For the first 300 years of Christianity, it wasn't. When was Christmas first celebrated? In an old list of Roman bishops, compiled in A. D. 354 these words appear for A.D. 336: "25 Dec.: natus Christus in Betleem Judeae." December 25, Christ born in Bethlehem, Judea. This day, December 25, 336, is the first recorded celebration of Christmas.

For the first three hundred years of the church's existence, birthdays were not given much emphasis - not even the birth of Christ. The day on which a saint died was considered more significant than his or her birth, as it ushered him or her into the kingdom of heaven. Christ's baptism received more attention than his birthday in the January 6 feast of Epiphany.

No one knows for sure on what day Christ was born. Dionysus Exiguus, a sixth century monk, who was the first to date all of history from December 25, the year of our Lord 1. Other traditions gave dates as early as mid-November or as late as March. How did Christmas come to be celebrated on December 25? Cultures around the Mediterranean and across Europe observed feasts on or around December 25, marking the winter solstice. The Jews had a festival of lights. Germans had a yule festival. Celtic legends connected the solstice with Balder, the Scandinavian sun god who was struck down by a mistletoe arrow. At the pagan festival of Saturnalia, Romans feasted and gave gifts to the poor. Drinking was closely connected with these pagan feasts. At some point, a Christian bishop may have adopted the day to keep his people from indulging in the old pagan festival.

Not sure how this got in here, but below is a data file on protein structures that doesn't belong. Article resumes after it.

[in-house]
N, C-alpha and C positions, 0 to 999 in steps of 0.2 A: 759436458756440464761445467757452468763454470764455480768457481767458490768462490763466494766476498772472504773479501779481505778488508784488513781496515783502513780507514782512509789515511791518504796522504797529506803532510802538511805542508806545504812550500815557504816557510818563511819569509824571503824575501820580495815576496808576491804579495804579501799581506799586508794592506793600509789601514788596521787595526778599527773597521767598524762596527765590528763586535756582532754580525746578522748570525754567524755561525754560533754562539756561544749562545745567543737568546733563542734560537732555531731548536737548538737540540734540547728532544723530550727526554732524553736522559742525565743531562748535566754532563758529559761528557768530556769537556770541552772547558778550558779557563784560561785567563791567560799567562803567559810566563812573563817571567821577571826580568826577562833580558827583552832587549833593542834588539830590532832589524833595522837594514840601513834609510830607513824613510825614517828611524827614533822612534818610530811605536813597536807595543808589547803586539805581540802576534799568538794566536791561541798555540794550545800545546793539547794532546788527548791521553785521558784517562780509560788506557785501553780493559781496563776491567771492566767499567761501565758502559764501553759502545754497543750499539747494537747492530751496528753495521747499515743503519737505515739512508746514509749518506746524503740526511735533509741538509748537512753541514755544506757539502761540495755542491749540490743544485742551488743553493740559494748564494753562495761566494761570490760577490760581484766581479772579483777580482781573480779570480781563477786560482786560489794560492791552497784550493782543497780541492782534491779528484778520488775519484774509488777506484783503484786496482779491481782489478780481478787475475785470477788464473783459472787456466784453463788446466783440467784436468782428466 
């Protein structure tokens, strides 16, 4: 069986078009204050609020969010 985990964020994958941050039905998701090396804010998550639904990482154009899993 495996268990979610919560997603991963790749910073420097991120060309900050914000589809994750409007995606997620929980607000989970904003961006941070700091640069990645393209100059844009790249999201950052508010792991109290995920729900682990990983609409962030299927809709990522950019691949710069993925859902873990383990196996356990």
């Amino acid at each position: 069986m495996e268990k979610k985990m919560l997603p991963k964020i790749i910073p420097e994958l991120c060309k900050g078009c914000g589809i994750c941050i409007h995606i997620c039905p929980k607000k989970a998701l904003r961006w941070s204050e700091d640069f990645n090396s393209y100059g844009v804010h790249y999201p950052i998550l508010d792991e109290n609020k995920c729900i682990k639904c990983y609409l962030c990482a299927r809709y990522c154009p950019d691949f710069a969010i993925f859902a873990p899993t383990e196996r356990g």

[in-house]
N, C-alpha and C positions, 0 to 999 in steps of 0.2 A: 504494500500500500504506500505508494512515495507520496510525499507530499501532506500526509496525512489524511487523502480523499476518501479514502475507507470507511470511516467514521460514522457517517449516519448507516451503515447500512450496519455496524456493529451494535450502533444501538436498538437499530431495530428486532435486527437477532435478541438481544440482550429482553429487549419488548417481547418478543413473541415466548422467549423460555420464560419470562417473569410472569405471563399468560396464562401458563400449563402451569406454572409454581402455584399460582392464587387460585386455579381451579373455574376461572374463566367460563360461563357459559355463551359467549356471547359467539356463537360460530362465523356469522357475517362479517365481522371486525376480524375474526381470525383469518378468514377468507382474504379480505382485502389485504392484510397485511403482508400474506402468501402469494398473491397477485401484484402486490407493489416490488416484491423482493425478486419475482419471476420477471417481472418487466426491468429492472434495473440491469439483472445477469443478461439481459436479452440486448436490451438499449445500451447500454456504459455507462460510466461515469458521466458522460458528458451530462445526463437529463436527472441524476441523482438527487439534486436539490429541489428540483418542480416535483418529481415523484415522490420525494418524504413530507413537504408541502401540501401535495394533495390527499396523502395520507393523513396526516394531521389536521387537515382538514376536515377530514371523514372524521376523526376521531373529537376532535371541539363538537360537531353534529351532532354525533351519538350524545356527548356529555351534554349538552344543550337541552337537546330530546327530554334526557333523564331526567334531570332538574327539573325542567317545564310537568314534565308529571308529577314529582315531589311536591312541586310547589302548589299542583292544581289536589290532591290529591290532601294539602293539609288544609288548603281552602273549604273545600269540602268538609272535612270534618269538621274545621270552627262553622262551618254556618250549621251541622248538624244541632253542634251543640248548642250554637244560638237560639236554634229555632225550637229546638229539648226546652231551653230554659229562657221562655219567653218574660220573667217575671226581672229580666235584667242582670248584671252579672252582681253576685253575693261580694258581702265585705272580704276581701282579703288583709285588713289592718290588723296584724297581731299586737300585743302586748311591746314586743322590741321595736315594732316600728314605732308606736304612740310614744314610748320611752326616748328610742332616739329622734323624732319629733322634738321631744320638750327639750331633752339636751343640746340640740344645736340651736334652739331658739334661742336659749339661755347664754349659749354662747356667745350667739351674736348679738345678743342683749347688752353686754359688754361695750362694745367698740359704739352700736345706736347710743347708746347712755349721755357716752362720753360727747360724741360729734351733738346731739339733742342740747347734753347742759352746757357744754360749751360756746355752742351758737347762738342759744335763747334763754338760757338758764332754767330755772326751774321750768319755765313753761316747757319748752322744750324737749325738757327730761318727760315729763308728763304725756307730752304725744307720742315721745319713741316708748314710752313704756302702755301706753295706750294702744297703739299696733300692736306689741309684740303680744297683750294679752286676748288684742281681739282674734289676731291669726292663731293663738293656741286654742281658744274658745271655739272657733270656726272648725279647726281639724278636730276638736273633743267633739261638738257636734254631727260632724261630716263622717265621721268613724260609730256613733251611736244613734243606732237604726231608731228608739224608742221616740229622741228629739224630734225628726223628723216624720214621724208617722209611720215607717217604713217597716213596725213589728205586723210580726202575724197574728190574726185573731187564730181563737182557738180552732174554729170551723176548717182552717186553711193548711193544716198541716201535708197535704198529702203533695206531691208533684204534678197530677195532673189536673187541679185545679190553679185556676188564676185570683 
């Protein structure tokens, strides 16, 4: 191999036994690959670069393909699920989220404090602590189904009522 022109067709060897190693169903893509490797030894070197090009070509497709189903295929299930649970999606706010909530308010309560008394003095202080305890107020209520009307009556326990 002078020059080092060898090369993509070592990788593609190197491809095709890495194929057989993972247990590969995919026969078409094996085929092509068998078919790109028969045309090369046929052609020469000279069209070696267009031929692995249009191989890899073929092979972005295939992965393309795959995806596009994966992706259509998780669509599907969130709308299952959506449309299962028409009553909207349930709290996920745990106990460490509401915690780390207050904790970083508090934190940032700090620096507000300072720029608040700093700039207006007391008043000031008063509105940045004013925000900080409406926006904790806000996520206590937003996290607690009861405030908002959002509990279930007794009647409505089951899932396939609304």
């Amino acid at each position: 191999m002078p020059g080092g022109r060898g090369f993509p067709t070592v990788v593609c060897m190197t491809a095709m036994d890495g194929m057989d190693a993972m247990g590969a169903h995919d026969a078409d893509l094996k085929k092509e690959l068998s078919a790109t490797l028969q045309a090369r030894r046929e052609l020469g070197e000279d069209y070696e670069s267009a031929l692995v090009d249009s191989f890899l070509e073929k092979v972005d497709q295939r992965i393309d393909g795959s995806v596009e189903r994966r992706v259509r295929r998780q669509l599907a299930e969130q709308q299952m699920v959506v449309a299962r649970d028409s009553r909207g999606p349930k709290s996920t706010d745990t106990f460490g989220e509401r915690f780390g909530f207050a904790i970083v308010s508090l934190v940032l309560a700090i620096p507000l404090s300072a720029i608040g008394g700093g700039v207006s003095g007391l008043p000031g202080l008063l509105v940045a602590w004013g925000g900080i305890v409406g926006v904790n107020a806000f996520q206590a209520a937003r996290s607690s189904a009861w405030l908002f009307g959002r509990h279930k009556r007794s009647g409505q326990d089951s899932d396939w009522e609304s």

Historian William J. Tighe offers a different view, however. When a consensus arose in the church to celebrate Christ's conception on March 25, it was reasonable to celebrate His birth nine months later.

Adapted from ChristianHistoryTimeline.com.